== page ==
According to a report by the Center for Women’s Business Research, Hispanic and African American women are the fastest growing entrepreneurial segments in the country growing at rates of 133.3% and 191.4% respectively from 1997 to 2007. For most minority women, the problem isn’t entrepreneurial appetite or the often-preached go-getter mentality; it’s sufficient financial and social capital resources.
Since the early 1900’s, African Americans have dominated small retail, service and independent sales type businesses. They were concentrated in occupations such as hauling, local moving, restauranteur-ship, and hotel keeping. Many have and continue to be self-employed as barbers, mechanics or skilled craftsman, real estate and insurance agents, musicians and caterers. In 1982, there were about 64 businesses for every 1,000 people in the population, yet the rate of business ownership among Blacks was only 12.5 per 1,000. The business ownership rate of Latinos was almost 50% higher than that of African-Americans, and the business ownership rate of Asian-Americans was 260% higher than that of African Americans.
In a report by the Minority Business Development Association, research shows how much more likely minority owned ventures are denied loans. Among companies with gross receipts under $500,000, loan denial rates for minority businesses were about three times higher, at 42 percent, compared to those of non-minority-owned firms, who were reported at 16 percent. To that end and for high sales firms, the rate of loan denial was almost twice as high for minority businesses as for non-minority organizations.
Estimates from the U.S. Census Bureau indicate that half of all Hispanic families have less than $7,950 in wealth, and half of all African American families less than $5,446. Wealth levels among whites are 11 to 16 times higher. Low levels of wealth and liquidity constraints create a substantial barrier to entry for minority entrepreneurs because the owner’s wealth can be invested directly in the business, used as collateral to obtain business loans or used to acquire other businesses.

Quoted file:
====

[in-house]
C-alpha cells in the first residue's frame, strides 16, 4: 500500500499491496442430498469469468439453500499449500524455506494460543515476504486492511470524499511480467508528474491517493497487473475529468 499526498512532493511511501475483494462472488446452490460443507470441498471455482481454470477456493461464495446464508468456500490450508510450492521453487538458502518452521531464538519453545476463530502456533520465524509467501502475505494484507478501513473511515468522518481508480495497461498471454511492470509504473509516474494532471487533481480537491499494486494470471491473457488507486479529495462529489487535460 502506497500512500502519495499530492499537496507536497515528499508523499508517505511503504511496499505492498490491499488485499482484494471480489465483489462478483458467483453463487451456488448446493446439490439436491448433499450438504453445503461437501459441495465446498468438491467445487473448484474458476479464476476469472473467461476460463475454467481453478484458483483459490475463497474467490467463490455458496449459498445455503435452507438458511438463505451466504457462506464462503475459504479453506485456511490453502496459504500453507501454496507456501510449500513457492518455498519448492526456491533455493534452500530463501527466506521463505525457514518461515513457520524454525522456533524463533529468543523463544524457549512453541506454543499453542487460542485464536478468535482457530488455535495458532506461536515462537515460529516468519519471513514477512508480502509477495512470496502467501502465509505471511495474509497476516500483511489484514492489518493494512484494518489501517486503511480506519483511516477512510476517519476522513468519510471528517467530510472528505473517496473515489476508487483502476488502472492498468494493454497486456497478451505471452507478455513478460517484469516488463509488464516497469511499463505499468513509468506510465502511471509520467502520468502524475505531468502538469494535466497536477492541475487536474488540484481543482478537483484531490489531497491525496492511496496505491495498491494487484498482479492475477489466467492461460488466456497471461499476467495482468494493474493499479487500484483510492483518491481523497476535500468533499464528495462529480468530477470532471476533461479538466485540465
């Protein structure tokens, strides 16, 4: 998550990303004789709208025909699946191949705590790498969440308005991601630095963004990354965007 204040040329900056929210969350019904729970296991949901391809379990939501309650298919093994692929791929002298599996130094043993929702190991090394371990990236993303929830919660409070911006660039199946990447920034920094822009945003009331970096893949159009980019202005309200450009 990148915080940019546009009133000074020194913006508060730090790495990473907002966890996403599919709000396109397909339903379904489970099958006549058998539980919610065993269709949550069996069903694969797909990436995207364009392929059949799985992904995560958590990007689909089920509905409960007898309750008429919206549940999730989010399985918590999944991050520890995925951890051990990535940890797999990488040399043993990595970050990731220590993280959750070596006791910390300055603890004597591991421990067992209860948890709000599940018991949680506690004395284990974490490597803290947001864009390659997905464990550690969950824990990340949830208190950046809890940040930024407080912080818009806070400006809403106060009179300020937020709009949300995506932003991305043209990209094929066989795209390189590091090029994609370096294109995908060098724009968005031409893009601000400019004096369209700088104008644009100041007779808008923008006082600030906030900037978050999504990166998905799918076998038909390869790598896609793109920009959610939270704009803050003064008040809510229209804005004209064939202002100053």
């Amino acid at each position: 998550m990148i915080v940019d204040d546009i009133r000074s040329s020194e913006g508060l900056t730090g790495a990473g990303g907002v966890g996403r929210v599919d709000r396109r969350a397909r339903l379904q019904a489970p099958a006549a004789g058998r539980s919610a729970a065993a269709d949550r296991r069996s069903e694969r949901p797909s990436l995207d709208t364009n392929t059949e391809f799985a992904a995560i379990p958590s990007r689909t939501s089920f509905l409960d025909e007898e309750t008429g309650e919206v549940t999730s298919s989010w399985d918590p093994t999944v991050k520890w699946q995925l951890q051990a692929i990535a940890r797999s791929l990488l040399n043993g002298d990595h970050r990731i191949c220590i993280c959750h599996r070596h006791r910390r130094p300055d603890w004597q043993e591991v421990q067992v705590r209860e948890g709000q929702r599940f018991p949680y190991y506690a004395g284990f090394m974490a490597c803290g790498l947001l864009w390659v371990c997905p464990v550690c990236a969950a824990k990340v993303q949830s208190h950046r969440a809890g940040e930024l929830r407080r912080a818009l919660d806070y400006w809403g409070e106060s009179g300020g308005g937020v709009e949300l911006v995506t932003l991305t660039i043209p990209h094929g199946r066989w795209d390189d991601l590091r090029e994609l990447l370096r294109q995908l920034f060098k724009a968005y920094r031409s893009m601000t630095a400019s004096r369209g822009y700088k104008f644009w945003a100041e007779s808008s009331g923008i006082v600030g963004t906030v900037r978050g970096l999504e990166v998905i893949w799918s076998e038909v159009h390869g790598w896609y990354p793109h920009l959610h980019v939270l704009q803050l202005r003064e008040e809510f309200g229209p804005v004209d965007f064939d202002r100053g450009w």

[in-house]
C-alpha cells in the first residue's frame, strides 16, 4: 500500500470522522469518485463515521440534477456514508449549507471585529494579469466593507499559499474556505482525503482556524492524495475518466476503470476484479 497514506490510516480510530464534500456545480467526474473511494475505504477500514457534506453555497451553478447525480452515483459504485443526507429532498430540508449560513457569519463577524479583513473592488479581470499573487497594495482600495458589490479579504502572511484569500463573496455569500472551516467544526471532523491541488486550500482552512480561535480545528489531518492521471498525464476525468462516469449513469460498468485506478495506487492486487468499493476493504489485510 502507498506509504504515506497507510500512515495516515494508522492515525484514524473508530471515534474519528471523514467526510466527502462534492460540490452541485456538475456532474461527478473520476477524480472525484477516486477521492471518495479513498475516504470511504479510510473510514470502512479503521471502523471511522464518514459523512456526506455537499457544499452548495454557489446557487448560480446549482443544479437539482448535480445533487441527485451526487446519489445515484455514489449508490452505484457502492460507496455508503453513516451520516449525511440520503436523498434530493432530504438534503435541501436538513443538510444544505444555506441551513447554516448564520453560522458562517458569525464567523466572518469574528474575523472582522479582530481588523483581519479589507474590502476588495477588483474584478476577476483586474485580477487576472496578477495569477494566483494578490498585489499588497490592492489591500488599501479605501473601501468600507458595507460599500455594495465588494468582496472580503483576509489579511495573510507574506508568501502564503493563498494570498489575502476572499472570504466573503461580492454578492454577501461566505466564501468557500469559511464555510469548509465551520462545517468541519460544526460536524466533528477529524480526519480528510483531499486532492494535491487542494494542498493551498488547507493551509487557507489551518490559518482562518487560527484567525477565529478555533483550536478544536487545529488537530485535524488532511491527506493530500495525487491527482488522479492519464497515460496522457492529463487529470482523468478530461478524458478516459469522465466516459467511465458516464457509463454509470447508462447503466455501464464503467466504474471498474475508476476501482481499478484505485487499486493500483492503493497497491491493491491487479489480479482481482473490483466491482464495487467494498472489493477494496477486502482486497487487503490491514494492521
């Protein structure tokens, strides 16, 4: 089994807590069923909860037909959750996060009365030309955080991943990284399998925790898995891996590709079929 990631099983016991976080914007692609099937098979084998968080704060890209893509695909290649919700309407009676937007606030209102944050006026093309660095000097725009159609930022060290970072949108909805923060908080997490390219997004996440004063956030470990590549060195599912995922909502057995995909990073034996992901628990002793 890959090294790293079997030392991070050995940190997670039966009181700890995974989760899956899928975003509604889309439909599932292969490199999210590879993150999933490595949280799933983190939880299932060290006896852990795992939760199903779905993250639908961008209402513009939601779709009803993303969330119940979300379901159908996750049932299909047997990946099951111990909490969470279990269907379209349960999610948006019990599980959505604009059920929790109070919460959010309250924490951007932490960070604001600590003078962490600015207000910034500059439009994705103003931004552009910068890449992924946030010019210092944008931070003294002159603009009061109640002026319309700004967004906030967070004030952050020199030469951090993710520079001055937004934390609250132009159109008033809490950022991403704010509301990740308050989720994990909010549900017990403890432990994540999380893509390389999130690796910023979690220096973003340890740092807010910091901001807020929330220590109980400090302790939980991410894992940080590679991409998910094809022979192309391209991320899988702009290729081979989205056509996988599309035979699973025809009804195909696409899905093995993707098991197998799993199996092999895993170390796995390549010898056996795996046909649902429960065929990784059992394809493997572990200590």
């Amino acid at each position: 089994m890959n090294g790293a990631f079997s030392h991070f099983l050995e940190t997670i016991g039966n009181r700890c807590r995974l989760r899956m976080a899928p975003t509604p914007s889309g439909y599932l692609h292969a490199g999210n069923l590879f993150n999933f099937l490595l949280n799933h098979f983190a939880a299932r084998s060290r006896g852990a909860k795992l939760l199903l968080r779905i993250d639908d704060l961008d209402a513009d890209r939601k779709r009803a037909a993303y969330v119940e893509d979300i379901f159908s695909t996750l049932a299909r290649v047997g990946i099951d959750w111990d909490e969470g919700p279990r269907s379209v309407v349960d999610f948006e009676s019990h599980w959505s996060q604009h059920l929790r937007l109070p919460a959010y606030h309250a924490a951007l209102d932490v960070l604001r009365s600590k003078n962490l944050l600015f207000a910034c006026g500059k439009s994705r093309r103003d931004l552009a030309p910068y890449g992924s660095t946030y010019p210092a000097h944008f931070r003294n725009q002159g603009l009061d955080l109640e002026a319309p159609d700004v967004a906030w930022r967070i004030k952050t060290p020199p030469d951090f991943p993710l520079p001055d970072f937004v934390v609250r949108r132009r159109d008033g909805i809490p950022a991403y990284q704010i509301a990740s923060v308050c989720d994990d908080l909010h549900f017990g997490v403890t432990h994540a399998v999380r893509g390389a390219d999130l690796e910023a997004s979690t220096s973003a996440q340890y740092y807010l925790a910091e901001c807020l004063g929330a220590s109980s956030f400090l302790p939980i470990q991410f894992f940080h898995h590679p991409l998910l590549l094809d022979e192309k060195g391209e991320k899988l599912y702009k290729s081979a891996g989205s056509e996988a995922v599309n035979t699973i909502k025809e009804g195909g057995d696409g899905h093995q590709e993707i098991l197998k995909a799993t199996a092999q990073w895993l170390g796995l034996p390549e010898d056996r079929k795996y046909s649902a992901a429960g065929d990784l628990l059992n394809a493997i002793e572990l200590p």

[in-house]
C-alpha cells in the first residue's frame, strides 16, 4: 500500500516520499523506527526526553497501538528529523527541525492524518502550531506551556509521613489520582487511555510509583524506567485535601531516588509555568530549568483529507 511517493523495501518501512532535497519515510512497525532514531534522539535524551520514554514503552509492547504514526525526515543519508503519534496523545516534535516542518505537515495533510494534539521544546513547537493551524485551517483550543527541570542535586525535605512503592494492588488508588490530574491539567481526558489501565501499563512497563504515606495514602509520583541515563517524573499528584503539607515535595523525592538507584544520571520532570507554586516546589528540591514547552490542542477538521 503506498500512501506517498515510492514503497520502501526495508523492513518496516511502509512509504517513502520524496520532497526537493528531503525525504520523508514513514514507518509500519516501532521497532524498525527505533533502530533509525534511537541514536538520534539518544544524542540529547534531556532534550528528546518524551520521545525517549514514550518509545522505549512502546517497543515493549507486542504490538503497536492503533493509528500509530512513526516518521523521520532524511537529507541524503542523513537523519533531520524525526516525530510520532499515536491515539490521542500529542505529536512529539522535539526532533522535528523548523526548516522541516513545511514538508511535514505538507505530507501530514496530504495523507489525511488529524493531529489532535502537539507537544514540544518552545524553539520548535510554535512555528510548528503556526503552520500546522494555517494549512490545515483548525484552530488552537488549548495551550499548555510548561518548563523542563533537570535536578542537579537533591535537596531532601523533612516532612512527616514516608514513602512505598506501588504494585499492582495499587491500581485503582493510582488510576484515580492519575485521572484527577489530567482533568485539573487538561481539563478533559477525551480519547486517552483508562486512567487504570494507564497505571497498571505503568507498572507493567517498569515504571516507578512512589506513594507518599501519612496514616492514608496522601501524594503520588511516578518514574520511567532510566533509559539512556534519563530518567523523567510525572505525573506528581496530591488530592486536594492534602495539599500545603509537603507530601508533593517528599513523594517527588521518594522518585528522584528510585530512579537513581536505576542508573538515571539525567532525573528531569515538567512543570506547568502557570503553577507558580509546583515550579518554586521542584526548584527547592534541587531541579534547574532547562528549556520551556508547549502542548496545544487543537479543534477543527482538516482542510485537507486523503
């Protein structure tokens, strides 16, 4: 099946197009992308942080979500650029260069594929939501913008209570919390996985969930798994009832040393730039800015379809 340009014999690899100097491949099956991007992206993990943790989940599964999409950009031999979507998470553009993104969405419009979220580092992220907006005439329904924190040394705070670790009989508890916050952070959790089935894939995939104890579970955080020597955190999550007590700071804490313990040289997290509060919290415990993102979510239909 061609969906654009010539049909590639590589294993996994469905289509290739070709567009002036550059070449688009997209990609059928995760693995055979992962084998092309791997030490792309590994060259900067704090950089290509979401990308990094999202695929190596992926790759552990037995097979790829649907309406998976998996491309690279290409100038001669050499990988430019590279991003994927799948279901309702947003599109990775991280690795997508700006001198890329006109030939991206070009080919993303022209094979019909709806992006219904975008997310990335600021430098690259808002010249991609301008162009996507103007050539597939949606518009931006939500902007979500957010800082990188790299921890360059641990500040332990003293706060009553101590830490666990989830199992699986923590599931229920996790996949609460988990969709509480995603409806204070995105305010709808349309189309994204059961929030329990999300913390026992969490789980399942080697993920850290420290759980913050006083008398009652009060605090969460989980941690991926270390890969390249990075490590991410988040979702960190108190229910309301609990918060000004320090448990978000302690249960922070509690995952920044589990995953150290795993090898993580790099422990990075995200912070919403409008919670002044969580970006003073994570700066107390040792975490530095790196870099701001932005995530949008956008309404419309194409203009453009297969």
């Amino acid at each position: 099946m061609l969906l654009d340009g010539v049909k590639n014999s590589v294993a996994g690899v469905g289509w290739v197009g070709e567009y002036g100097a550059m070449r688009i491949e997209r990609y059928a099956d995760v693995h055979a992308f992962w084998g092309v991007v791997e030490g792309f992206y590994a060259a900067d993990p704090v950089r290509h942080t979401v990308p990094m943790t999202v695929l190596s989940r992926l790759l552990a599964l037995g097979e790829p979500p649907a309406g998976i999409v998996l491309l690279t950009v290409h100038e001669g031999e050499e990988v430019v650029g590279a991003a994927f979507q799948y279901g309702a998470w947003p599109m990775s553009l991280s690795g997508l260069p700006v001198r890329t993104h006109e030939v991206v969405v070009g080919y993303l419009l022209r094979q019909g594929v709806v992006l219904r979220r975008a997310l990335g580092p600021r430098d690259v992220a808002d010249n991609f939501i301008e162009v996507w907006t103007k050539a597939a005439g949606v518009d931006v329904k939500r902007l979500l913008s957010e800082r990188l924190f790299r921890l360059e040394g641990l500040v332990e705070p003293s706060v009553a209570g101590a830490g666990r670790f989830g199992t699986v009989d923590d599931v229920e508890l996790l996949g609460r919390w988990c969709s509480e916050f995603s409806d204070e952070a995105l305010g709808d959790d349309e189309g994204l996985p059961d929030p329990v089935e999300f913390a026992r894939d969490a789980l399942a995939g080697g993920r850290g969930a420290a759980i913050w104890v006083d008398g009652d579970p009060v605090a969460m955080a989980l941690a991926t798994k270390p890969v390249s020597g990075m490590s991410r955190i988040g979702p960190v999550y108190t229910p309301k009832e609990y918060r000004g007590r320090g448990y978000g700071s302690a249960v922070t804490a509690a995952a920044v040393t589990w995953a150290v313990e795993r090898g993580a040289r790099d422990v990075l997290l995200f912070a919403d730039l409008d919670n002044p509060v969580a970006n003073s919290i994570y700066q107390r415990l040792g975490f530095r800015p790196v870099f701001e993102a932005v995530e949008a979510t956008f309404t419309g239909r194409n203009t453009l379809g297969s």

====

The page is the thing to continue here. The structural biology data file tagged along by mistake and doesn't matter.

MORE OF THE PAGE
A study conducted by CB Insights in 2010 examined the disparity in the amount of venture capital funding for Silicon Valley companies founded by minorities and women as compared to companies founded by Caucasians. The study found that while less than 1 percent of venture-capital-backed company founders were African American and 12 percent were Asian-American, 83 percent had a racial composition that was entirely Caucasian. According to the Michigan Black Chamber of Commerce, headed by Ken Harris, “African Americans, women and people of color are not participating in $3 billion worth of economic development activity in Detroit.”
Across the spectrum of financing entrepreneurial ventures, the federal government states very clearly on the Small Business Administration (SBA), Minority Business Development Association (MBDA) and a number of other business resource sites, that it is not in the business of giving grants to startup businesses. However, for graduates of the ProsperUs’s Entrepreneur Training Program, ProsperUS Detroit provides access to credit for start-up and existing small businesses that otherwise could not gain access to traditional sources of capital. They offer financing of up to $15,000 for start up businesses and up to $25,000 for existing businesses. Groups, like Women 2.0, a media brand that works on behalf of women entrepreneurs in technology, are trying to open avenues to capital funding for women by creating networking opportunities. It takes some research to find an organization whose qualifications you meet, but another well-known organization that provides grants to ethnic minorities includes the MillerCoors Urban Entrepreneur Series. This grant is focused especially on businesses in areas that are in need of urban renewal.
Greater capital access for minority-owned businesses is essential to sustaining their growth, reducing national unemployment levels, and more specifically, the high rate of unemployment in minority communities.
Edward Foxworth III is CEO of The Center for Entrepreneurship & Innovation in Detroit Michigan, a facility dedicated to training, advising and facilitating opportunities for aspiring and existing emerging ethnic business owners. His book, The Six Routines of Self-Discovery, part of the Recapture your Passion System is available at www.edwardfoxworth.com.